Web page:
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Supreme Court's ICWA ruling is a major victory for Native American rights

LEILA FADEL, HOST:

The U.S. Supreme Court delivered an unexpected win for Native American nations yesterday. By a 7-2 vote, the court rejected challenges to the Indian Child Welfare Act. The 1978 law is intended to help keep Native American adoptees with their nation. The lead plaintiffs, a white couple seeking to adopt a second Navajo child, argued the law promoted racial discrimination. Joining us now is Tehassi Hill, chairman for the Oneida Nation in Wisconsin. It's among the five nations involved in the case.

Good morning.

TEHASSI HILL: Good morning. Thank you.

FADEL: So when you heard the decision, what was your initial reaction?

HILL: I was quite excited, a little bit emotional, to tell you the truth - very strong case to have this type of decision on.

FADEL: You said you got emotional. If you could, just explain what this Supreme Court decision means for your nation and other Native nations.

HILL: Yeah. You know, first of all, it's really about the protection of our families and our children, especially those in the most need when they're facing having their families separated. And so having these guidelines in place are really helpful for tribal nations to maintain our culture and our identity through our children.

FADEL: Yeah. As I mentioned, the lead plaintiffs claimed the law promoted racial discrimination. And the five nations involved in the case argued they're political entities, not racial groups. If you could, break down the important distinction here.

HILL: Yes, definitely. So tribal nations across this country have treaties with the federal government. And that has been kind of the long-standing standard of identifying that these are political interactions and not racial interactions. And so with that, I guess, long-standing history on our side, that tribes are political in nature, not racial in nature, has really been kind of the main point of the case.

FADEL: If we could, talk about the origins of this law. It was enacted nearly 50 years ago, really, to protect Native kids at a time when massive numbers of children were being removed from their homes, often forcibly, and placed outside of their communities. What kind of harm did that do to children, their families and to Native nations?

HILL: Yeah, definitely. You know, for the children, it was really a loss of identity and cultural connection. And we find that - you know, that that's very important for the development of the child and also the continuation of our nations across the country, is that cultural connection with our children to pass along our stories and our heritage and our language. And so, you know, the previous federal policy was to, you know, do away with Indians. And so this reversal with this ICWA really helped tribes in the long run be able to maintain that cultural connection and that continuity of government.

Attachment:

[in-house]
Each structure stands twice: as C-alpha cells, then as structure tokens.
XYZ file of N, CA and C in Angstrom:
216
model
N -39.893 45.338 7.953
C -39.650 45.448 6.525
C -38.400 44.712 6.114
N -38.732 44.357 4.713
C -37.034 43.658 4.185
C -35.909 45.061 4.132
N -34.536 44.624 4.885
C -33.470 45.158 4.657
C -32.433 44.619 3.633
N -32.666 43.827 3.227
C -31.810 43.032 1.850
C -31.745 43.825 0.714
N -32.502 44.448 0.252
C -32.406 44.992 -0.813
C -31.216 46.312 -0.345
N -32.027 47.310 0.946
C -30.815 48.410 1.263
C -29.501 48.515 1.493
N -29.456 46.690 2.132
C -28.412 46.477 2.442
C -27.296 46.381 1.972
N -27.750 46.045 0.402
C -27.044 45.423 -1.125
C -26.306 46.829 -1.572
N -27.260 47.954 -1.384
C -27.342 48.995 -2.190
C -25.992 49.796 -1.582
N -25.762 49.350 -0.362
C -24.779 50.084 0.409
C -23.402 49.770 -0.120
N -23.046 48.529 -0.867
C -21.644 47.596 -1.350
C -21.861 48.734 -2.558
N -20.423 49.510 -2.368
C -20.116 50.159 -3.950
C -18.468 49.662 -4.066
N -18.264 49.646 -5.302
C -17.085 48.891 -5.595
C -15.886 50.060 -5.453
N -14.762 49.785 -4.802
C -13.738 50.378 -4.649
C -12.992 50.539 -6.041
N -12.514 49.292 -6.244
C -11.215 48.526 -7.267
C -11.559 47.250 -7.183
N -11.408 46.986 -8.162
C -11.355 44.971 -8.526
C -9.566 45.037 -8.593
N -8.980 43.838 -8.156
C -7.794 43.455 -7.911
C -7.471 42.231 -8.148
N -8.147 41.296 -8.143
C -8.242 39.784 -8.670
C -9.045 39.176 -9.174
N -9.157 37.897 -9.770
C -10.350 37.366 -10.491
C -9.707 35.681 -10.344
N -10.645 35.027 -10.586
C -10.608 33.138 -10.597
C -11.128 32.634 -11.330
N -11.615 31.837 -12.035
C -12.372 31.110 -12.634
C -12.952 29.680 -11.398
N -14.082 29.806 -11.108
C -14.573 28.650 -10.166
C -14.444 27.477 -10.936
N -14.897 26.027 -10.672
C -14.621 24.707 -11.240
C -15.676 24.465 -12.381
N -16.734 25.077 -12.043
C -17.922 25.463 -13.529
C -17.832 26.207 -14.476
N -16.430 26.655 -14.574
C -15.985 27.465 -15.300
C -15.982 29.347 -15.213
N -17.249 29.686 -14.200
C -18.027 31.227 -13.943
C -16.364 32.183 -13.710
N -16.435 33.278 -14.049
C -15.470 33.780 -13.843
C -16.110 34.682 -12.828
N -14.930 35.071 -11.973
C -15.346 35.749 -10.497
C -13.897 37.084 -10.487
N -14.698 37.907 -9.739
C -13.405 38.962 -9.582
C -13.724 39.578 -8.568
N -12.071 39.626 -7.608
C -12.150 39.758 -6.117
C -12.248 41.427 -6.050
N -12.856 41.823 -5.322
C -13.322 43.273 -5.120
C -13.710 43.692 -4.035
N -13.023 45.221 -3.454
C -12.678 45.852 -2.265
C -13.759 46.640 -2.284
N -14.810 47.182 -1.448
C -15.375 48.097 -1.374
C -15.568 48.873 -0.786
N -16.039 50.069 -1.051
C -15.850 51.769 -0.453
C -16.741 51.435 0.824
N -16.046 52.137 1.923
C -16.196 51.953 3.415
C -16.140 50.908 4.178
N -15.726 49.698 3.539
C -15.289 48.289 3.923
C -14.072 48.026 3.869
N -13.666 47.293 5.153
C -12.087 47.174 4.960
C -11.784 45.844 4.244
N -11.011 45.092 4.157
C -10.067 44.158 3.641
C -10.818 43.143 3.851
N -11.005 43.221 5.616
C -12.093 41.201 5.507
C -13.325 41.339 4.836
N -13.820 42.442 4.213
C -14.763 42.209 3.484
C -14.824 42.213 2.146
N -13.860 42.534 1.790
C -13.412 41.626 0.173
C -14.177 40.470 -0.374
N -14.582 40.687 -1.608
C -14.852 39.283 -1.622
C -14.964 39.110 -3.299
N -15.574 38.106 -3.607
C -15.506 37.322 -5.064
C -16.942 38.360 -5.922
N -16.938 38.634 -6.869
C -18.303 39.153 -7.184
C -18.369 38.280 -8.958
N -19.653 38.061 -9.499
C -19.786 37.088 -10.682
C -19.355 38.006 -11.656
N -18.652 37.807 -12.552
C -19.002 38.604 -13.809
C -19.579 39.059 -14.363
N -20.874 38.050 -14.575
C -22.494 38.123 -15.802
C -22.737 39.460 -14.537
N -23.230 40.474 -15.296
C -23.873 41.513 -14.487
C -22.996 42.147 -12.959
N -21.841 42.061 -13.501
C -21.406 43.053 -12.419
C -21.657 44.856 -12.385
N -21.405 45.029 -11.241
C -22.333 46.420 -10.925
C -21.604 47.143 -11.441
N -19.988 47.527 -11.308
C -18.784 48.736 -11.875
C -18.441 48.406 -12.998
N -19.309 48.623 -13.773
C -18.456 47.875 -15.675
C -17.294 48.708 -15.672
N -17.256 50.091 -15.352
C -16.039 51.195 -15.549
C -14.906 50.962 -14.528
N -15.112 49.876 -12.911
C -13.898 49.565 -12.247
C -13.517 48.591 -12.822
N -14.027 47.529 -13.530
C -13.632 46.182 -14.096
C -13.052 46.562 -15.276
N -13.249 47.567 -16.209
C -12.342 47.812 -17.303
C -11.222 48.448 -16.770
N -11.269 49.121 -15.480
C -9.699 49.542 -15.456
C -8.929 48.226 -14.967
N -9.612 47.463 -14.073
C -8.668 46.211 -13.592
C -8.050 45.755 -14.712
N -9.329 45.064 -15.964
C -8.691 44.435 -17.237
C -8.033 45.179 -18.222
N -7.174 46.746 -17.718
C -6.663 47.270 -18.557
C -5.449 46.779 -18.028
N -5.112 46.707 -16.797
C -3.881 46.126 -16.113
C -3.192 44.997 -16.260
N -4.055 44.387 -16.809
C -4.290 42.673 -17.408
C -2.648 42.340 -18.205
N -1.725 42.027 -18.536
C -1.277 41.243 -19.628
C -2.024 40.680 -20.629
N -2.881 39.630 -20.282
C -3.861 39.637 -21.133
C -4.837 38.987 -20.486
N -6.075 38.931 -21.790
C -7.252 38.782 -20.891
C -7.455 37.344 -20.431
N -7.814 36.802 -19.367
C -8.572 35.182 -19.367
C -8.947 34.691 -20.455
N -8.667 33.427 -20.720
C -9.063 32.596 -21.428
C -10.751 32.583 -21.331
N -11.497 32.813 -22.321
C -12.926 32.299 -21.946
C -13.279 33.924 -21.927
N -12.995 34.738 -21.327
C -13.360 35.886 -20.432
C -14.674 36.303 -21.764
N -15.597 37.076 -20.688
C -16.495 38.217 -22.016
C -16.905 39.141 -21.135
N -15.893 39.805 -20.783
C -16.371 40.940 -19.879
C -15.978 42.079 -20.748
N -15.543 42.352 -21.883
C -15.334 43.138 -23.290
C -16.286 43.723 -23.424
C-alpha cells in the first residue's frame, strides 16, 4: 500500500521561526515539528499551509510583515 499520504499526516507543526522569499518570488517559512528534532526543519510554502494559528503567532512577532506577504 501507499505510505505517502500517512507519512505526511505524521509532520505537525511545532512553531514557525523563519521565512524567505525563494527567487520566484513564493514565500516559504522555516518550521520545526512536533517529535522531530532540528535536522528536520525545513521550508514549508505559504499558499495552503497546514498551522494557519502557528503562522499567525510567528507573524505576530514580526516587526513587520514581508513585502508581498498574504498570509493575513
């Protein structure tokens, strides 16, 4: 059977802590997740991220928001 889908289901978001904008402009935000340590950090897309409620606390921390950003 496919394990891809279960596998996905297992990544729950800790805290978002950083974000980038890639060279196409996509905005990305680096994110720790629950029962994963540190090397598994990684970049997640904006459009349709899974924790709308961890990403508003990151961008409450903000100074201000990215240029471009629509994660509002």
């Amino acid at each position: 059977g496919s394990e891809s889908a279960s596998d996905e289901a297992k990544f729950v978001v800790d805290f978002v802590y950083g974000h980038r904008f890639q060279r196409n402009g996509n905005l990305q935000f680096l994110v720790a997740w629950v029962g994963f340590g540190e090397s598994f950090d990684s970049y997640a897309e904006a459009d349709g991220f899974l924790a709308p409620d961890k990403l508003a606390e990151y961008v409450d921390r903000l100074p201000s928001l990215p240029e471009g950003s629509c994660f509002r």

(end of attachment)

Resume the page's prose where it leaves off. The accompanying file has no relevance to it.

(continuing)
FADEL: Explain that importance, of keeping Native children, when for some reason they can't be with their families, they need to be adopted or put in foster care, to keep them within their nations.

HILL: Yeah, it's really about, you know, relaying the importance and the culture and the identity for each of the tribal nations across this country. And it's really, you know, the basis for our nations. And so that cultural, I guess, competency and/or language and culture is very important to our tribal nations. And trying to make sure that we maintain that is kind of paramount, is - that's really, you know, one of the distinguishers between our tribal nations.

FADEL: Tehassi Hill is chairman for the Oneida Nation in Wisconsin.

Thank you for your time.

HILL: Thank you. Very happy to be here. Transcript provided by NPR, Copyright NPR.

NPR transcripts are created on a rush deadline by an NPR contractor. This text may not be in its final form and may be updated or revised in the future. Accuracy and availability may vary. The authoritative record of NPR’s programming is the audio record.

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